This cover of Time appeard on April 14, 1996. The lead article started off,
The epic oil plunge of the 1980s started out slowly and a bit remotely. To most people, it was just a downward-sloping diagram on the financial page, an abstract reminder of the mysterious world of desert oil wells, filthy-rich Arabs and the irritating antics of OPEC. But suddenly oil’s new situation is hitting home with the wallop of a 42-gal. oil barrel dropped on the front porch. Last week consumers, businessmen and traders around the world watched in awe as the price of crude dipped below $10 per bbl. for the first time in almost a decade. Oil, which as recently… [subscribe to read full article]
Interestingly enough, the same article by Stephen Koepp (which you can read in full) appeared on 24 June, 2001:
The epic oil plunge of the 1980s started out slowly and a bit remotely. To most people, it was just a downward-sloping diagram on the financial page, an abstract reminder of the mysterious world of desert oil wells, filthy-rich Arabs and the irritating antics of OPEC. But suddenly oil’s new situation is hitting home with the wallop of a 42-gal. oil barrel dropped on the front porch. Last week consumers, businessmen and traders around the world watched in awe as the price of crude dipped below $10 per bbl. for the first time in almost a decade. Oil, which as recently as January was selling for $26 per bbl., was on a breathtaking–and dangerous–ride down a slippery slope.
Not being a subscriber to Time, I’d be interested to know if the oil price mentioned was changed to reflect the current situation, or if the article was sheer copypasta.
At any rate, tracking the historical price of oil online is fraught with difficulty. One chart from Mactrotrends (click through for the interesting interactive version) shows oil dropping at its lowest recent point to $16.28 per barrel in 1998 – I remember that around that time, the price of gas on the street dropped below $1.00 for the first time in ages.
The problem with a lot of charts on the web is that they show prices adjusted for inflation rather than the price actually paid:
This article, from whicht the chart above was gathered, mentions crude oil prices plummeting to below $10.00 per barrel, but that doesn’t agree with the previous data from Macrotrends, unless one looks at the “Nominal” price rather than the price in 2010 dollars.
Interesting to note are the actual prices on the street for gasoline over time.
This chart of Texas prices shows gas dipping below $1.00 for almost a full year in 1995-1996, but the trend now is decidedly downward, and even this chart is out of date – as of January 29, 2016, gas is selling for $1.39 in the Dallas/Fort Worth area. Given what oil prices are doing lately, we are marching amazingly close to that $1.00 boundary, and I will be interested to see what the next few months bring. The 5-year chart from GasBuddy shown below gives you an idea of the trend:
Yesterday I paid $1.75 in Lewiston, Maine, at BJ’s (a shopping club like Costco), but I noticed that many places were pushing that price anyway.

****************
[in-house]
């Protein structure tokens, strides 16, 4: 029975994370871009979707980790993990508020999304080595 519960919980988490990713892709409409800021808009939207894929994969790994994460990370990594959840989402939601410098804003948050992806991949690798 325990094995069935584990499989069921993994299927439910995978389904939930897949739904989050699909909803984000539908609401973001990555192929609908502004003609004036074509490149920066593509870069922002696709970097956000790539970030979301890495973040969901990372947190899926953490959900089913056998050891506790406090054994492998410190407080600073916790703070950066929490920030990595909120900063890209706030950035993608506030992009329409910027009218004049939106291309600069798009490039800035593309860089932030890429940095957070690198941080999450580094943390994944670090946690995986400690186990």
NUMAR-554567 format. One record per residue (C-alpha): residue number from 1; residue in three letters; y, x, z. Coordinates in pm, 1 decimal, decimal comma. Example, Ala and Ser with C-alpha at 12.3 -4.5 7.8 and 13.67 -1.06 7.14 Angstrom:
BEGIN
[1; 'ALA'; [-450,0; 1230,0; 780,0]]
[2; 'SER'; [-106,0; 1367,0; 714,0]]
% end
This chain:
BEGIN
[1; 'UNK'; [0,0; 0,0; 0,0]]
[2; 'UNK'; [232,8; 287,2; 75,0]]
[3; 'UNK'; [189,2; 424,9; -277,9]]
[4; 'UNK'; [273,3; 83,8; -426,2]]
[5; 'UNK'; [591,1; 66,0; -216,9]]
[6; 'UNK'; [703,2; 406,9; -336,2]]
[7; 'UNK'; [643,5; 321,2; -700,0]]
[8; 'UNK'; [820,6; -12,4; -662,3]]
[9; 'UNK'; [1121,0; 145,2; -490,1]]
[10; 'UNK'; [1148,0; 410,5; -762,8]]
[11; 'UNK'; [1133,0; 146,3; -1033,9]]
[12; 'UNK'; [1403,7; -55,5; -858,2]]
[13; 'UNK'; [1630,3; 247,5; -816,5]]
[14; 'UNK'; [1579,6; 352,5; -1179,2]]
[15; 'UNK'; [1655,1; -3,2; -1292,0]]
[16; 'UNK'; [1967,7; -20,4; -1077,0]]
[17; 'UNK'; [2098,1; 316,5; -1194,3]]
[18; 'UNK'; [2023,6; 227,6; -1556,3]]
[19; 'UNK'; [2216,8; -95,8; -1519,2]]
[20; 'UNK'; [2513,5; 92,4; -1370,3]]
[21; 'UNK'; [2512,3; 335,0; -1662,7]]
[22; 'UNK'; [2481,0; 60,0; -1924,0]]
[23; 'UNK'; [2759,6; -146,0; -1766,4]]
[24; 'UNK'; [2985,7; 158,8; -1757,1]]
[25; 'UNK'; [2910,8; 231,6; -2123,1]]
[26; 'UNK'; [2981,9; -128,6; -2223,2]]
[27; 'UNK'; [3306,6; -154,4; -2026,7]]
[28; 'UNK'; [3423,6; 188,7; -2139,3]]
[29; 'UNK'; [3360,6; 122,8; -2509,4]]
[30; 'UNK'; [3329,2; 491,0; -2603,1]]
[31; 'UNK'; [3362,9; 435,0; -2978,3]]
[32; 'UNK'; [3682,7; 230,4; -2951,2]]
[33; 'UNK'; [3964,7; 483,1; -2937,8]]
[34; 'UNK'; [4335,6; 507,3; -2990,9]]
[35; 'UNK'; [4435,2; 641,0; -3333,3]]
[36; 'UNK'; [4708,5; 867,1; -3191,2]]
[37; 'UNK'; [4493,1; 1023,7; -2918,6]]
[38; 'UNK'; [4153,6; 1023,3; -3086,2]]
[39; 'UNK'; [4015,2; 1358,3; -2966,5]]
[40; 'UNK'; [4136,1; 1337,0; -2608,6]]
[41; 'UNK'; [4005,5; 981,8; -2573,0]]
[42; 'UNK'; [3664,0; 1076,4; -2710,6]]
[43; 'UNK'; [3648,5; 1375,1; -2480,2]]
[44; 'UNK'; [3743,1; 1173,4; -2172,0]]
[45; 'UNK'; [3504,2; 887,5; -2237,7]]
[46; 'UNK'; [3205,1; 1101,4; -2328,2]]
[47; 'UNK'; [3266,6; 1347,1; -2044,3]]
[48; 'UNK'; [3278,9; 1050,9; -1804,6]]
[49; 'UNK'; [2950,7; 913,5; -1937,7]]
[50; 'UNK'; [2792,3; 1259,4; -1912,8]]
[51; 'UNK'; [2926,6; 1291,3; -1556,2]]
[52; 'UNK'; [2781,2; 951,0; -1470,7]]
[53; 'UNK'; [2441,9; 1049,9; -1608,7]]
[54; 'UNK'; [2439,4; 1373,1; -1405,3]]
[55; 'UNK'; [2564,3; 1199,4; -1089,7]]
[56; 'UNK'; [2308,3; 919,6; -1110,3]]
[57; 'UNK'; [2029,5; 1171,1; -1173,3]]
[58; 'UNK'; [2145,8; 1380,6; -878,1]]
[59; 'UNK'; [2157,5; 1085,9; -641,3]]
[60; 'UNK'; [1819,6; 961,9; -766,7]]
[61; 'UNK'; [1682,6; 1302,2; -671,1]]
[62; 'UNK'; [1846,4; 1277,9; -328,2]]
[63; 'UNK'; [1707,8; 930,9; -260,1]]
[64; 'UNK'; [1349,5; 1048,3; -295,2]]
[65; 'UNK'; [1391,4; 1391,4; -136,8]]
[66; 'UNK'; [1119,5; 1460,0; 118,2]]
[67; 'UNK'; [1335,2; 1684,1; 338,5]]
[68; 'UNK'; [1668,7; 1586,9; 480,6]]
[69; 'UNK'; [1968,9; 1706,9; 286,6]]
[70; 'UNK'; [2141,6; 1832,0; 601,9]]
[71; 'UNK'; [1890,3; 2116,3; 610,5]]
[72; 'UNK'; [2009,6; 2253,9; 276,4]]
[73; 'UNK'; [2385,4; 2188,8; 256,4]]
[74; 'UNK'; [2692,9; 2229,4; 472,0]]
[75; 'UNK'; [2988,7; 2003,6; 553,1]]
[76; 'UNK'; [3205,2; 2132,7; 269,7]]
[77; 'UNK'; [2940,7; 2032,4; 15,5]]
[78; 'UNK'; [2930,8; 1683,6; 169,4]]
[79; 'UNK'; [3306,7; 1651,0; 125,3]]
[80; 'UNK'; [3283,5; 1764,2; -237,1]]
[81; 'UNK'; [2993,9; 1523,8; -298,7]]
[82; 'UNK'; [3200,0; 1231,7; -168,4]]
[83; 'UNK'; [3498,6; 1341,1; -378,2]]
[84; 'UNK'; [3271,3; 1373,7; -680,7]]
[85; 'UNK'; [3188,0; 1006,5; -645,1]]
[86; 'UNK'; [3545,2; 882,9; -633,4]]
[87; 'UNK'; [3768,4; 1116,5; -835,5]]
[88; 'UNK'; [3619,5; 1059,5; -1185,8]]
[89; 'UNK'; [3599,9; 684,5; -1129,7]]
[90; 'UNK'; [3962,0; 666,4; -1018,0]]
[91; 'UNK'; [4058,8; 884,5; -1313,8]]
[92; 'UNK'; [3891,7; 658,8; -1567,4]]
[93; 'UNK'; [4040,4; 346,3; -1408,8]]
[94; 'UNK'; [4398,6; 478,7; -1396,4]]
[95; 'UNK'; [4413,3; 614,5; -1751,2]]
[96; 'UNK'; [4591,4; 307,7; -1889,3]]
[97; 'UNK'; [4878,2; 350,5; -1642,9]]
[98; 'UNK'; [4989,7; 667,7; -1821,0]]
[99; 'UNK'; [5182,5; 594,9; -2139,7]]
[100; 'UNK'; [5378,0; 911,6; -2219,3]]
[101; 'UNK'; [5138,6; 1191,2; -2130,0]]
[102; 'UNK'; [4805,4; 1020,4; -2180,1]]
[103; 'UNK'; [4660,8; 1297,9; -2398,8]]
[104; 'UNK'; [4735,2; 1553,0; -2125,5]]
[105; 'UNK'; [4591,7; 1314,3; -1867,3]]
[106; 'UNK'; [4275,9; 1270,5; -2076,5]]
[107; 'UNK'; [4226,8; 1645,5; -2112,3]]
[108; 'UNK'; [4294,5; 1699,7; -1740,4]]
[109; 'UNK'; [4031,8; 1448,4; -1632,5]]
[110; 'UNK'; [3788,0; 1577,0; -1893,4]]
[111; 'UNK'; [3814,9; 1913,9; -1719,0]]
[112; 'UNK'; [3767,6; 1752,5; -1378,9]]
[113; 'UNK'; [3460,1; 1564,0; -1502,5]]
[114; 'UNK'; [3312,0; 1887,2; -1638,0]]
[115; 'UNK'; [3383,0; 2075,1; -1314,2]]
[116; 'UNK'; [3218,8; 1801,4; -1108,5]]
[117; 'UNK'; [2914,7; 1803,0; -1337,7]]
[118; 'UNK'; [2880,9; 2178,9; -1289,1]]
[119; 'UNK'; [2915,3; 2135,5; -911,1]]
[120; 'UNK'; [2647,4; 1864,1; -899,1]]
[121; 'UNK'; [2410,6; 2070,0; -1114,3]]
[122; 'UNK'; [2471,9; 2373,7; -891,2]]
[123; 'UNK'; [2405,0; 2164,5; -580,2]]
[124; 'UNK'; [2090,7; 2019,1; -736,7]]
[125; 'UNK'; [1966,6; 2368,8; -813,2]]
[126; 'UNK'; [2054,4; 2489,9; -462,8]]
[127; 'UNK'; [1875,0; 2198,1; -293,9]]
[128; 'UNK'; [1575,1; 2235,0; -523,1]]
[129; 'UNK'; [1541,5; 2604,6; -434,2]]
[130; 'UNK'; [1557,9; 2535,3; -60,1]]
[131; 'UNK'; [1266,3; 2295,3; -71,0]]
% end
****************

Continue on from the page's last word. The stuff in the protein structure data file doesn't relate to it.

What’s of interest to me is that gas station owners (while they appreciate lower prices of wholesale stock because it does translate into higher profits, haven’t seen a major improvement in their bottom line as a result of fuel sales in over half a century:
Notice that the 20¢ price of gas leaves only 4¢ profit for the station owner in 1955, whereas CBS Money Watch (worth reading) reported in 2014:
“…you should know that after all the ups and downs in a year, gas stations do not make much money from selling gasoline. After credit card fees and other operating costs, net profit for gasoline sales averages 3 cents a gallon, according the National Association of Convenience Stores.”
That means that profit margins on gasoline sales have remained historically paper-thin.
My wife’s father at his Shell station in the 50s. He could have been selling gas at these prices.
As of January 2016, taxes in Maine look like this:
State Excise Tax: 30¢
Other Taxes and Fees: .01¢
Total State Taxes and Fees: 30.01¢
Federal Excise Taxes: 18.40¢
Grand total: 48.41¢
Factor in wholesale costs and other operating costs and fees, and it’s easy to see why a gas station that depended solely on fuel sales would be out of business in a week, much like movie theaters depending on concession sales to stay afloat.
Oil prices dropping again. and only the good Lord knows when the trend will reverse itself. Still, in the changing production landscape which differs from that of 1996 with fracking and oil shale and all sorts of other sources going on, there are winners and losers – this New York Times article outlines the current situation in terms that can be understood by someone other than the late John Nash. The Times predicts that prices are not likely to rise any time soon.
Naturally, for travelers and for those who heat their homes with oil (like me,) this is a boon. If you want to take a cross-country trip, the time is definitely now. On the other hand, the loss to the losers may ultimately be significant enough that drastic measures will be take to raise prices, which will once again curtail supply.
What’s clear to me is that as a nation we need to wean ourselves off dependence on oil, both domestic and foreign. (This is said realizing that for the foreseeable future, oil cannot be completely replaced in our economy.) Trends are encouraging, with efficient electric and self-driving vehicles on the visible horizon, as well as a growing green-energy sector. This is not even factoring in the impact of oil-combustion emissions on global climate change. Anything that can be done to swap as many kilowatts of electricity as possible from oil (and coal) to renewable sources will be a good thing.
The Old Wolf has spoken.
Wind power? I’m a big fan.